Just a momentary pause from the "featured blogs" to consider something that has just occurred to me: the assumptions we make about orthodoxy, conversion, knowledge, goodwill, etc.
I guess sometimes we (I) fail to realize that we are not all playing from the same rule book, have not all had the same experiences, have no lingua franca, so to speak. While we all profess that we are Catholic, we do not all mean precisely the same thing by that. I think we are too used to the situation where an expert blatantly defies Catholic teaching: Kung, Curran, etc., these people know what the Church teaches (better than most) and yet operate according to their private judgment about what they think it should teach. But this is not always the case, not even usually the case, and for the person I am thinking about today, it is not the case.
When I was a DRE at a parish many years ago, I remember one of the catechists asking me what confirmation is. I thought she was joking. Why would someone who doesn't know what confirmation is want to teach catechism? Because she thinks it's a good work, that's why. We are all learning.
I have met myriad Catholics who wish to sentire cum ecclesiam (think with the Church), but who do not, through basically no fault of their own. We err when we think that it must be willful disobedience. We err because we think the teachings of the Church are so obvious, nay, even self-evident. But they are not, especially in this pluralistic age. Sure, if you grew up in a very Catholic environment, they become like a second skin, but that is not everyone's experience. But what if you environment was basically Protestant, and so you figured Catholicism equals Protestantism plus some extras of secondary importance? A very likely scenario. Or, just as likely, liberalism plus a few extras? Even those of us who are very Catholic, and very well-educated in the Faith, there are innumerable things that can creep in from the world. I have many of these things, that I try to analyze and root out in prayer, if they are inimical to the Faith. A big one for people like me would be the relationship between haute culture and the Faith - were St. Francis and the Desert Fathers right about education? Is it a trap that inevitably leads one away from Christ? No, it isn't inevitably, but are some of its aspects inimical, and have I adopted them?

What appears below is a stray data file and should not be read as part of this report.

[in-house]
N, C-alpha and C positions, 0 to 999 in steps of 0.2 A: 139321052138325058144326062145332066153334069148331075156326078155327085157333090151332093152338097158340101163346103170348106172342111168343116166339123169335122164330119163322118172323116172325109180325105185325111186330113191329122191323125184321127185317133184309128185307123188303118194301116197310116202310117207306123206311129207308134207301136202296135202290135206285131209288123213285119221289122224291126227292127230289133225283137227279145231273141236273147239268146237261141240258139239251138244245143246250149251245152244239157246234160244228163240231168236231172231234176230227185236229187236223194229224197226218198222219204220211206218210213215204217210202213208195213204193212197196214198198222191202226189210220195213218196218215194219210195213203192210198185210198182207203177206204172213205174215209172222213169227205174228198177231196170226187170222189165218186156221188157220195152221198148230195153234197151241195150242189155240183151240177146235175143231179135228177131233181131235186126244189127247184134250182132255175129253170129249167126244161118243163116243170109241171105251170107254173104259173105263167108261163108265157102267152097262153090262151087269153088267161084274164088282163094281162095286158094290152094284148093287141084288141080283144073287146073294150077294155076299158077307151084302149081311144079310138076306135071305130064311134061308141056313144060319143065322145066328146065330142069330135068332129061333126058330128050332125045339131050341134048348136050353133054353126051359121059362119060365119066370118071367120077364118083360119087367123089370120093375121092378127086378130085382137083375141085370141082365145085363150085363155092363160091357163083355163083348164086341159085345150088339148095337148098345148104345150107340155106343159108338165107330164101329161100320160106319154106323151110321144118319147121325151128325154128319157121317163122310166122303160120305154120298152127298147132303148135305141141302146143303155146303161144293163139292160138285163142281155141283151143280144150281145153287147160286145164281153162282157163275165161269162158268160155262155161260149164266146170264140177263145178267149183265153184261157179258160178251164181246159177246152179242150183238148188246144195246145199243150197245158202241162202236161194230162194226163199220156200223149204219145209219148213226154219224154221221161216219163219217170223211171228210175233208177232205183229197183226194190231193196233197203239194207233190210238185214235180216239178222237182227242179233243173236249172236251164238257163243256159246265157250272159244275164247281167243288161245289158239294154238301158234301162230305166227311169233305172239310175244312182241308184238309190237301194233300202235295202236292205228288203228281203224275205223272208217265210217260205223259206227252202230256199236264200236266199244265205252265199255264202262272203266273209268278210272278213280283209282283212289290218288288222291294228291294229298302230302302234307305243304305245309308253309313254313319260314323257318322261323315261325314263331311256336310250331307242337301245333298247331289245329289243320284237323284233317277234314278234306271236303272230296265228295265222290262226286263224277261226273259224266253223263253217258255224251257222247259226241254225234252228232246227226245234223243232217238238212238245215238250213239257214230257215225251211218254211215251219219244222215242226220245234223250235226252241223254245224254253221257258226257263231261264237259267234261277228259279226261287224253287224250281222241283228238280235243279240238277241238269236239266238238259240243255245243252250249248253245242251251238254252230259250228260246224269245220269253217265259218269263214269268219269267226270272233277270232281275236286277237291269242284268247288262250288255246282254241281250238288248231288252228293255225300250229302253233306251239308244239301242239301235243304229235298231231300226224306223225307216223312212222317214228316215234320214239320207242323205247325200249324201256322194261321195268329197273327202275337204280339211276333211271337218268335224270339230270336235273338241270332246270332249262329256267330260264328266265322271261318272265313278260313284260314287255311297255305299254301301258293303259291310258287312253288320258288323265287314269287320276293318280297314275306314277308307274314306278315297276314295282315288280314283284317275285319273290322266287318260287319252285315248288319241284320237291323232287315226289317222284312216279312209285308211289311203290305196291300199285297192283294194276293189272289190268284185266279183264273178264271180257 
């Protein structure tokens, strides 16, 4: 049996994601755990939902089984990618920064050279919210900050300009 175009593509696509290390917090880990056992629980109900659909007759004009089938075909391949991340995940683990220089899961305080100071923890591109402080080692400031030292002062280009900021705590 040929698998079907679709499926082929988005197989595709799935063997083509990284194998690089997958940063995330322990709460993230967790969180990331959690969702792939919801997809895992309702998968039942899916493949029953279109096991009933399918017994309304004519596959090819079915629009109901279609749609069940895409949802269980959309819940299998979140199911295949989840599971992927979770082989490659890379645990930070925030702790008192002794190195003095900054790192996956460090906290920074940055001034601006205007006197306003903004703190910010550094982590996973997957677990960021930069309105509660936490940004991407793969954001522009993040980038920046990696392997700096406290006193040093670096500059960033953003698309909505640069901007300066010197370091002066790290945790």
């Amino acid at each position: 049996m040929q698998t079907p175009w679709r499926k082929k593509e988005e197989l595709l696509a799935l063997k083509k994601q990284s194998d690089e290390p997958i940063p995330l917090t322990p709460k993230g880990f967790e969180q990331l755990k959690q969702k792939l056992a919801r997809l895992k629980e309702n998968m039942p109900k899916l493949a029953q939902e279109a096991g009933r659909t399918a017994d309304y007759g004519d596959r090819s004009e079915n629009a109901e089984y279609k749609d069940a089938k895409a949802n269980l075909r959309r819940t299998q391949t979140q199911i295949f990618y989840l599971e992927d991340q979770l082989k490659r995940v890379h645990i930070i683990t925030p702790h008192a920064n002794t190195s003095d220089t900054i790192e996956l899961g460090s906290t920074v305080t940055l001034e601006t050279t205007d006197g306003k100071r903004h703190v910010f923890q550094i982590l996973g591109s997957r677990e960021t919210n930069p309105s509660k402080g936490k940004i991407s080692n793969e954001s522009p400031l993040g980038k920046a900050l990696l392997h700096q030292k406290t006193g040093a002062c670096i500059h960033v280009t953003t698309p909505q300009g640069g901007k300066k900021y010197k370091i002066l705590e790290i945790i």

In this internet age people become public figures very quickly. Due to a number of factors, laymen are representing the Church in public. Most of the great Catholic bloggers are laymen (laywomen, actually). Where did they receive the commission to do so? Usually they received no such commission. This is not the Middle Ages, where literacy and clerical status usually went hand-in-hand. It would be impossible for the Church to exercise much oversight of who gets to speak for the Church. I run a list called "Society of Canadian Catholic Bloggers." No bishop said I can use the word Catholic. Catholic here is an adjective. It is simply true that the people on this list are Catholic, as it is that they are Canadian. This aggregator does not represent the Church in any official capacity. Nor does the Catholic Review of Books - it is simply a fact that this is a journal of Catholics reviewing books.
The problem is that we Catholics often tend to think that this type of representation implies accountability. I am not sure it always does quite in the way we might think. Most of the bloggers at the SCCB would not think that they are above reproach. Nor would most of them want to be scrutinized by the 'doctrine police.' Most of us just want to write about our thoughts as Catholics. We don't really want to hear whether they pass muster with others. We are not writing doctrine, we are not attempting to teach the Church universal. Most of us.
And yet there are those cases that are so public and when the person presents himself as so officially 'the Church' that one almost feels compelled to say something. If you do, my advice is, do not assume that they are maliciously defying the teaching of the Church. They probably just don't realize that this is not one of those negotiables. And the angry condemnation of a private blogger is not going to convince them that they are in defiance of the Church; only that they are in defiance of some guy who thinks he is the Church.
I'm not saying don't challenge anyone. I am saying that a great deal of respect needs to be shown people, and the internet isn't all that gifted with that.
Perhaps the best thing to do is to post on the topic yourself, and anonymously address the person who is in error. Like I am right here! ;-)
I am not unaware of the problem, my friends. I am just trying to be honey to the fly. You know I am vinegar by nature.